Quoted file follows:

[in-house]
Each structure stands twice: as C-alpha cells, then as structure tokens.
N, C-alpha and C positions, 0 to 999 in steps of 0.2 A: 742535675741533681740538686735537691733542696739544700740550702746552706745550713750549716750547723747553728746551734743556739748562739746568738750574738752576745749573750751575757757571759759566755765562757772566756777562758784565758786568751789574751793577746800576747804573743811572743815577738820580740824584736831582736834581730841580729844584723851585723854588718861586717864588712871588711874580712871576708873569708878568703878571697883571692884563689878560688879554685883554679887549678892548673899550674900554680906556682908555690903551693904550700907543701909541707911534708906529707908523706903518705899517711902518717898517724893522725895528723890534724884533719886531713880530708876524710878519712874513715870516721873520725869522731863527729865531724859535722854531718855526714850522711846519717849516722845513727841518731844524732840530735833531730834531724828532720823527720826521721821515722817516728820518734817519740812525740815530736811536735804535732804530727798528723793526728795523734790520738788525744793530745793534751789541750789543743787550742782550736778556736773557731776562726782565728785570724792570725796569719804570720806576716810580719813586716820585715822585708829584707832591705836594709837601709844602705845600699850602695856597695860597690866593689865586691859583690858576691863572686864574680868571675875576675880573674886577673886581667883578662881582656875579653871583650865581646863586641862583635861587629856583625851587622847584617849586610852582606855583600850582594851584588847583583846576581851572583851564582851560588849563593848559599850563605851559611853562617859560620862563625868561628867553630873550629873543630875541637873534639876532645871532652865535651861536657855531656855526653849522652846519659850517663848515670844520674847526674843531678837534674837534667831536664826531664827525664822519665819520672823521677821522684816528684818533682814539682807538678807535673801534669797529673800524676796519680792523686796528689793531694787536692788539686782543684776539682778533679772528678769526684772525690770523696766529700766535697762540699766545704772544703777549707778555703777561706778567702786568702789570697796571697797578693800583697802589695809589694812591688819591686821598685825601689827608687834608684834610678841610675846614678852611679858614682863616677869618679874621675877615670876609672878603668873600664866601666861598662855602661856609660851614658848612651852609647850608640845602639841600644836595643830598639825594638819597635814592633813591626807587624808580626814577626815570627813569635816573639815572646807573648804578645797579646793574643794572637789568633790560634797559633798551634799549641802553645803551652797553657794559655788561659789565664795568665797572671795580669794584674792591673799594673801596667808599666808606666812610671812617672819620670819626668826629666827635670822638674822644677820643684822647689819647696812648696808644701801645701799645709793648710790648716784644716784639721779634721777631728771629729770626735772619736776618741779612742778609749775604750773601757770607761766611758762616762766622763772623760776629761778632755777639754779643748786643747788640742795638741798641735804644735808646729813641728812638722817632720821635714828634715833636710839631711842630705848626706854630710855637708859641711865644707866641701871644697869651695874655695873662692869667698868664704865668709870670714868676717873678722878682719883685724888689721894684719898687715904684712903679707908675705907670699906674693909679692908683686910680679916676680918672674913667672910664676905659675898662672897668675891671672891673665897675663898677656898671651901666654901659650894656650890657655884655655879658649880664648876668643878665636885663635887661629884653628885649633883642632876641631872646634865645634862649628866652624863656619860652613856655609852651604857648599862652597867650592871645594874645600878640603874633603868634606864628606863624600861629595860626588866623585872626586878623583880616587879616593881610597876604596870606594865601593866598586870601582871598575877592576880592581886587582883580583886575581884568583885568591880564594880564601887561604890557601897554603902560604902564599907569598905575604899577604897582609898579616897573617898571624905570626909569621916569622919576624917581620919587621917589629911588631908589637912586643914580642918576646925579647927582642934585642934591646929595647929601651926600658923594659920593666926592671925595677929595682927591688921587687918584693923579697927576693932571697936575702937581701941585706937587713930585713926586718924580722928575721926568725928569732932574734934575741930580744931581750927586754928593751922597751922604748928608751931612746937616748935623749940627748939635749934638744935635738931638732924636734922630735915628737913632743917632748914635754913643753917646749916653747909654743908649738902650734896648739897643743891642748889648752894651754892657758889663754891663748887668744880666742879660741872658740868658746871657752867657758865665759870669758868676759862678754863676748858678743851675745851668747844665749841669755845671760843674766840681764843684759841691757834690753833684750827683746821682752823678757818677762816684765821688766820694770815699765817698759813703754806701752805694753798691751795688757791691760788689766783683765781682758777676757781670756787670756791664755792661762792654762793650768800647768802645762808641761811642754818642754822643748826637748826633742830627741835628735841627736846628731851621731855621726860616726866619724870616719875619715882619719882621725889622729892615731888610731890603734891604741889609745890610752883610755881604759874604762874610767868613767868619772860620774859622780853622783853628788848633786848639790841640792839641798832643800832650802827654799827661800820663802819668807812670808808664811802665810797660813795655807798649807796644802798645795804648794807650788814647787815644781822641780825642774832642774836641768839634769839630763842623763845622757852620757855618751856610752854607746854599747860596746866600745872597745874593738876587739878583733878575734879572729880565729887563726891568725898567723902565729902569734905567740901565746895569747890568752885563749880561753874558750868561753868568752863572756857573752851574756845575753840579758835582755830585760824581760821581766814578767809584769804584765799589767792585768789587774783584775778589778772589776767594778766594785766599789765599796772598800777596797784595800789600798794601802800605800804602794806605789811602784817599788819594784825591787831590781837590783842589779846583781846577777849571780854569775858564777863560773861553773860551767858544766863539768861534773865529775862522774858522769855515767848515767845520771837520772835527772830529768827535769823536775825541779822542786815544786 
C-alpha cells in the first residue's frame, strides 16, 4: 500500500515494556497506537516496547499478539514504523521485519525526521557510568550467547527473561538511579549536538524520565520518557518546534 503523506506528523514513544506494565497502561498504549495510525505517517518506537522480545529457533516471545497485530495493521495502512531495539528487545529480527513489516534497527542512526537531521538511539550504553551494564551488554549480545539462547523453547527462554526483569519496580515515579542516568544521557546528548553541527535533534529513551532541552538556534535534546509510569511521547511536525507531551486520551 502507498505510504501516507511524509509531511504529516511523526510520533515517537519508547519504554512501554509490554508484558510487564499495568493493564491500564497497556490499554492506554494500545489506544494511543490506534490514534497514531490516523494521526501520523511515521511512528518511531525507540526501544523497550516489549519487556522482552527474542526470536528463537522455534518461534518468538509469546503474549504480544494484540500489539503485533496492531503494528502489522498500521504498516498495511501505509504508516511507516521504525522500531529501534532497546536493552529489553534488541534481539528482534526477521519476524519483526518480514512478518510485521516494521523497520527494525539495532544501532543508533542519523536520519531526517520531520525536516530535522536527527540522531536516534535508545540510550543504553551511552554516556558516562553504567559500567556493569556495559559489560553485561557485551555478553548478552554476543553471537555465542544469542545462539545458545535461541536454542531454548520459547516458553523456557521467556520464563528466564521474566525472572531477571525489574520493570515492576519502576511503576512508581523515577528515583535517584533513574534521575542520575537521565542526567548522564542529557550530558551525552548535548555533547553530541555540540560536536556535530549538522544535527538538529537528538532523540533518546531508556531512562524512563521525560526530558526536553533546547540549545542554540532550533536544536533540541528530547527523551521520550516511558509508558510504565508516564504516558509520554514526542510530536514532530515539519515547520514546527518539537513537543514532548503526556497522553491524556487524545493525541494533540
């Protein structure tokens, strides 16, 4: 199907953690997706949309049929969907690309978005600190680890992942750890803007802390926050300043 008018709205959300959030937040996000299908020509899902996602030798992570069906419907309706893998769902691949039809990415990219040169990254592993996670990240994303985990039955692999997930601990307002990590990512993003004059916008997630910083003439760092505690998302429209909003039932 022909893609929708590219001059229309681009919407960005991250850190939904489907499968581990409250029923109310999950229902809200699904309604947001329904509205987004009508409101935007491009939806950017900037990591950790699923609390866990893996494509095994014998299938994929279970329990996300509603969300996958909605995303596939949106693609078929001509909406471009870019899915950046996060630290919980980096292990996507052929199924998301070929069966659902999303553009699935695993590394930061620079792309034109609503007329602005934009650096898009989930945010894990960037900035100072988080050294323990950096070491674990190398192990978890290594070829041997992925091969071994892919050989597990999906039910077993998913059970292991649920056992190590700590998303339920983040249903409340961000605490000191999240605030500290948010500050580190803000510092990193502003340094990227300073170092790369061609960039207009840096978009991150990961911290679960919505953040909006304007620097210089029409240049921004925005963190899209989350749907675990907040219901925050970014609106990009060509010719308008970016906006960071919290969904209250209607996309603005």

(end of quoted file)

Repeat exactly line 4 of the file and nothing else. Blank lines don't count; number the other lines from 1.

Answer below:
C-alpha cells in the first residue's frame, strides 16, 4: 500500500515494556497506537516496547499478539514504523521485519525526521557510568550467547527473561538511579549536538524520565520518557518546534 503523506506528523514513544506494565497502561498504549495510525505517517518506537522480545529457533516471545497485530495493521495502512531495539528487545529480527513489516534497527542512526537531521538511539550504553551494564551488554549480545539462547523453547527462554526483569519496580515515579542516568544521557546528548553541527535533534529513551532541552538556534535534546509510569511521547511536525507531551486520551 502507498505510504501516507511524509509531511504529516511523526510520533515517537519508547519504554512501554509490554508484558510487564499495568493493564491500564497497556490499554492506554494500545489506544494511543490506534490514534497514531490516523494521526501520523511515521511512528518511531525507540526501544523497550516489549519487556522482552527474542526470536528463537522455534518461534518468538509469546503474549504480544494484540500489539503485533496492531503494528502489522498500521504498516498495511501505509504508516511507516521504525522500531529501534532497546536493552529489553534488541534481539528482534526477521519476524519483526518480514512478518510485521516494521523497520527494525539495532544501532543508533542519523536520519531526517520531520525536516530535522536527527540522531536516534535508545540510550543504553551511552554516556558516562553504567559500567556493569556495559559489560553485561557485551555478553548478552554476543553471537555465542544469542545462539545458545535461541536454542531454548520459547516458553523456557521467556520464563528466564521474566525472572531477571525489574520493570515492576519502576511503576512508581523515577528515583535517584533513574534521575542520575537521565542526567548522564542529557550530558551525552548535548555533547553530541555540540560536536556535530549538522544535527538538529537528538532523540533518546531508556531512562524512563521525560526530558526536553533546547540549545542554540532550533536544536533540541528530547527523551521520550516511558509508558510504565508516564504516558509520554514526542510530536514532530515539519515547520514546527518539537513537543514532548503526556497522553491524556487524545493525541494533540